The BizNGO conference, hosted by Clean Production Action, was mainly about Chemical Footprinting
This was the 10th BizNGO conference and there was much to discuss and learn.
BizNGO is one of my favorite conferences because there is such a willingness to share information, brainstorm ideas and drive forward on the path to safer chemicals. I really like the interesting content, the cross industry collaboration and the valuable input from the NGO community and academia.
The main agenda item for this year’s BizNGO conference was the Chemical Footprint and Chemical Footprint Project. Chemical Footprinting provides a way to measure progress to safer chemicals.
This year’s conference was no different than any other. There were so many highlights. After much thought, I have listed my top 3 takeaways.
1. Increasing demand for Chemical Footprints
The investment community endorses Chemical Footprinting. Health Care and Hospitality industries are looking at ways to conduct their own Chemical Footprint. Once they gather data, there is a possibility they will ask their suppliers to do the same.
Conducting a Chemical Footprint makes good business sense. Admittedly, it is not an easy task given the challenges of data gathering. However, companies will be able to use the results to develop internal sustainability strategies and target areas for improvement. If they disclose the data publicly and make reduction commitments, this level of disclosure will ultimately increase brand reputation and possibly generate more business.
2. GoJo is the first company to set reduction targets against its Chemical Footprint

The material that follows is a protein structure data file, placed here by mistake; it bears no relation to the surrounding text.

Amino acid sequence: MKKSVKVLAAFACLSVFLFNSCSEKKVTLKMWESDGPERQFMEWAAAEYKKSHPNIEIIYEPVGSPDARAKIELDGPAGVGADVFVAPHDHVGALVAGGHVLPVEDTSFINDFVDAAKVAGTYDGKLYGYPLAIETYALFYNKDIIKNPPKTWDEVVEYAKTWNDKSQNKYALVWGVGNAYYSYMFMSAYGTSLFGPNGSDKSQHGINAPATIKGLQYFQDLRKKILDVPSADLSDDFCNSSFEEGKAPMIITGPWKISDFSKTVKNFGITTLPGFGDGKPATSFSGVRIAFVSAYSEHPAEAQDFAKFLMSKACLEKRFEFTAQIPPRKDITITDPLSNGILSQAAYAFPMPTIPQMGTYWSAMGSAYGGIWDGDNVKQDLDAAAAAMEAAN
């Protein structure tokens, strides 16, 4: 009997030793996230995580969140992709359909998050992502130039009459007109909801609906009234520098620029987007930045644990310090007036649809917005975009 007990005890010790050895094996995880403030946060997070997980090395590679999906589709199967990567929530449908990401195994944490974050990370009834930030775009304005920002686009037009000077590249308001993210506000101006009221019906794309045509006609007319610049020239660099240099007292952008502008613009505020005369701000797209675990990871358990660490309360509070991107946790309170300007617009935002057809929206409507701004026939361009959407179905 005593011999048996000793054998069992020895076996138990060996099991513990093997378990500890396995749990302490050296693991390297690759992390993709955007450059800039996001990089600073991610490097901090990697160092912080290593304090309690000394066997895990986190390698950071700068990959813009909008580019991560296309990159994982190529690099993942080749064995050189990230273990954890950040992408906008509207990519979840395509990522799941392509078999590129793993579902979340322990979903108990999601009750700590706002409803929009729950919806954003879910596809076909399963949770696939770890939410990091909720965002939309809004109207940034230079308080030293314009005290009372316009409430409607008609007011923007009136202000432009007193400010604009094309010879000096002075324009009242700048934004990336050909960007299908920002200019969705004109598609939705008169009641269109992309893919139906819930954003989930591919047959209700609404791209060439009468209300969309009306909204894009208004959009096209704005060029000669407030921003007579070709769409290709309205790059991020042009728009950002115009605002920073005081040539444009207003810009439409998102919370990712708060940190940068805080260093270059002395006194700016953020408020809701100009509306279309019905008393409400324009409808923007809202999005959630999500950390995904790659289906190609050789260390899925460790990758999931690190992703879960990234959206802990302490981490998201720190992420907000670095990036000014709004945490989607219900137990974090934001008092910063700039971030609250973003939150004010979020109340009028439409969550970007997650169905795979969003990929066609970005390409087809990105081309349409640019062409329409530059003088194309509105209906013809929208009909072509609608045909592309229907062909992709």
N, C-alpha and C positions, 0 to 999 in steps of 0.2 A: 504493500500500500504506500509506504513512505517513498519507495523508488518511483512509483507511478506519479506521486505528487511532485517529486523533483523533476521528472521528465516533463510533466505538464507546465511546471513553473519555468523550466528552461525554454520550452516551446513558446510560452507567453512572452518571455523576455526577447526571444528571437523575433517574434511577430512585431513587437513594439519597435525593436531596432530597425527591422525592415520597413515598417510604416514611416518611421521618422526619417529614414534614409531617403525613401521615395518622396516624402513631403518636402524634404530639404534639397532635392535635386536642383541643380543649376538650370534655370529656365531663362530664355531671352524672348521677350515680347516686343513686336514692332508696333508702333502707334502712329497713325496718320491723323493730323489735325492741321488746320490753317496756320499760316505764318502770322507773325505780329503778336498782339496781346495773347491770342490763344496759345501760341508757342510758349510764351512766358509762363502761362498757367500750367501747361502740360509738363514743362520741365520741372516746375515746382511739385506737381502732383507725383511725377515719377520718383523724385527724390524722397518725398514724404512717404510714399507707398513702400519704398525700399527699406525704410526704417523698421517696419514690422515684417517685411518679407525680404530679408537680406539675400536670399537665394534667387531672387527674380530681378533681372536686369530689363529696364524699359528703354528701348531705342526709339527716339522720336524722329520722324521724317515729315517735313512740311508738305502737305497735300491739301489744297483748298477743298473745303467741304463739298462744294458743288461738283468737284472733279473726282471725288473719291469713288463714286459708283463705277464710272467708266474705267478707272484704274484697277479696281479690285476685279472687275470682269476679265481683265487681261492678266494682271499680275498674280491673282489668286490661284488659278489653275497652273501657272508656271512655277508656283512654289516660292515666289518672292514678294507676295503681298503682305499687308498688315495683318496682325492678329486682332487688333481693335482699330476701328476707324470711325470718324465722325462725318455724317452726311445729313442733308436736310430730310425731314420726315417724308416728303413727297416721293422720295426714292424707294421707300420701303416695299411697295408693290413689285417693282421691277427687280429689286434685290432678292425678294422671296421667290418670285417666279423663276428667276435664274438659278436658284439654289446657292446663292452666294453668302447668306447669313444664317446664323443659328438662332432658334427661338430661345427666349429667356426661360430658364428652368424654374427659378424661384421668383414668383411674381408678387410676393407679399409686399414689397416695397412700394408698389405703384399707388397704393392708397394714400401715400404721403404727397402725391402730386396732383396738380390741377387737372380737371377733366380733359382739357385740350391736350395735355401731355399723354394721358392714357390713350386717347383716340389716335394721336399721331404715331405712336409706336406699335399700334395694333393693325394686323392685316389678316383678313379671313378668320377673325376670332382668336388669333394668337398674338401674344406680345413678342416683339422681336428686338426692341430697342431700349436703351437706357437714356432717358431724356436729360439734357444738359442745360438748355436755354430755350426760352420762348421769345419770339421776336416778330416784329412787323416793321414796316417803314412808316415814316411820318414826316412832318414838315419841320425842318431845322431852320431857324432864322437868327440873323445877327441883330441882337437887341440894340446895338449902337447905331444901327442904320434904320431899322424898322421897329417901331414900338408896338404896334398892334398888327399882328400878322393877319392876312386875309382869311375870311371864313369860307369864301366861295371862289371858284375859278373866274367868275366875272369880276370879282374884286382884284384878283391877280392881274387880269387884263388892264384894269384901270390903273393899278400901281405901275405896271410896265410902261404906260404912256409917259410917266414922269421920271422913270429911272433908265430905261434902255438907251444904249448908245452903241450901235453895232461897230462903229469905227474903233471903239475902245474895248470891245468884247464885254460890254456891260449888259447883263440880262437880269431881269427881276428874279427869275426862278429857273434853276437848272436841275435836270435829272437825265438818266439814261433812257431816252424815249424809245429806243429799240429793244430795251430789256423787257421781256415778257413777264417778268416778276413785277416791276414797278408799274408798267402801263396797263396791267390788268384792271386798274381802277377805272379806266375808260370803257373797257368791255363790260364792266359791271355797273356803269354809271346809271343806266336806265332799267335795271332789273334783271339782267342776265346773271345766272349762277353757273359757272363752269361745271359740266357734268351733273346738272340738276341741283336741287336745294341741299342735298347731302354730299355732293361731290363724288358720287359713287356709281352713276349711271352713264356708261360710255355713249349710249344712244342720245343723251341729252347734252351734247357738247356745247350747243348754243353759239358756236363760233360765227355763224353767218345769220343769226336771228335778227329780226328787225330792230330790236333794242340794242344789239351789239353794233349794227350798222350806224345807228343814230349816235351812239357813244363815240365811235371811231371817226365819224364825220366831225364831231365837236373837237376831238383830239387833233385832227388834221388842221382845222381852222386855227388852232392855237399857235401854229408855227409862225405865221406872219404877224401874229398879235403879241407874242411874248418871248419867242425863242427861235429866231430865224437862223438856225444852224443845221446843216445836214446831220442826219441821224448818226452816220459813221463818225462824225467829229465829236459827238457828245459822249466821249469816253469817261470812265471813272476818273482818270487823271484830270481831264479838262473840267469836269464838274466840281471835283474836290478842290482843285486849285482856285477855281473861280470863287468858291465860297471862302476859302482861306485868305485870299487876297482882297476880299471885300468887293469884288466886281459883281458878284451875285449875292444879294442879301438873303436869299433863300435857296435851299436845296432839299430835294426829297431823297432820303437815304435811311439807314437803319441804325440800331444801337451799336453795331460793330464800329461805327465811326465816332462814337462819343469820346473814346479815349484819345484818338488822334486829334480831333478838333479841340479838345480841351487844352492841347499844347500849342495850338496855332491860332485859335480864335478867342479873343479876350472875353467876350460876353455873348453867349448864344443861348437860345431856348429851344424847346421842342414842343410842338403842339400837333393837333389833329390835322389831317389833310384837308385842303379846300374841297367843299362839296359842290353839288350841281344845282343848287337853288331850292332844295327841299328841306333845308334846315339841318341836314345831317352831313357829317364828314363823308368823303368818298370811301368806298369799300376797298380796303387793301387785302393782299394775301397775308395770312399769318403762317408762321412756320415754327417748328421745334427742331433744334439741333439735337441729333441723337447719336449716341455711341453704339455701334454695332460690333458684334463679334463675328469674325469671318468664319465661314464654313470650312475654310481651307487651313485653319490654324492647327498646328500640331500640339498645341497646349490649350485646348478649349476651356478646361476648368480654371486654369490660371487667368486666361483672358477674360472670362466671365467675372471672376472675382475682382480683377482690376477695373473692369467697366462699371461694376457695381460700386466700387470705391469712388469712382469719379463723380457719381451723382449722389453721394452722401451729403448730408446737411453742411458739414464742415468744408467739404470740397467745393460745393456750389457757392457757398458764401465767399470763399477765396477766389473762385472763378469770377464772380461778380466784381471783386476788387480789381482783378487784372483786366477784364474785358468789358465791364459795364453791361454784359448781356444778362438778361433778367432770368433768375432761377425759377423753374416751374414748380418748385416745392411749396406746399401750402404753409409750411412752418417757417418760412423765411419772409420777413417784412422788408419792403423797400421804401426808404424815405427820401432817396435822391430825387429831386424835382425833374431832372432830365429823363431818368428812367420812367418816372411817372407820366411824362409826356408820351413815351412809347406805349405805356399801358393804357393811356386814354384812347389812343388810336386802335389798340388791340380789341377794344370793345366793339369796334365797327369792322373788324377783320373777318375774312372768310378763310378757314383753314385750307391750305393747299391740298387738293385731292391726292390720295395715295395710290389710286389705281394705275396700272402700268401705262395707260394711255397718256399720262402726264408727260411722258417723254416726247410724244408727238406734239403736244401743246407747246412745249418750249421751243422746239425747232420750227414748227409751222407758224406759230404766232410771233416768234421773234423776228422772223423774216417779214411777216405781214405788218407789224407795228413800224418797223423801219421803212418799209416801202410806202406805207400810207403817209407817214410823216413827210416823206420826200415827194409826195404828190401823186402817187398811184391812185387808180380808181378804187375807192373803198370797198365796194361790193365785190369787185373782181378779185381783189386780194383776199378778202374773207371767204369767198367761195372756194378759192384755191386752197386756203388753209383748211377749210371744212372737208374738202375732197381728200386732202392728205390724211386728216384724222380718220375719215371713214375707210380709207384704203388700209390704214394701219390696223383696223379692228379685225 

GoJo, a leader in hand hygiene and the maker of Purell® Advanced Hand Sanitizer, released publicly that they will half their Chemical Footprint by 2020
3. Levi Strauss and Co. unveiled a tool to screen chemicals
Levi Strauss and Co. used the conference to unveil its new hazard-based framework to screen chemicals. This initiative is being managed and executed through Eureka, their innovation lab. The innovation team create concept garments at the design phase using safer, screened chemicals. Manufacturers can then use the same formulas in production and voila; beautiful garments made in a way that does no harm to human health and the environment. This a win-win situation for the chemical company, who pays for the screening but gets more business from LS&Co., and the consumer who can choose apparel made with inherently safer chemicals. In addition, the company plans to share a list of screened chemicals with other apparel brands.
What are the impacts to your business?
Questions to consider:
- Does someone from your company attend the BizNGO conference?
- Will you conduct a chemical footprint?
- Will your answers help to establish a roadmap towards the use of safer chemicals in your products?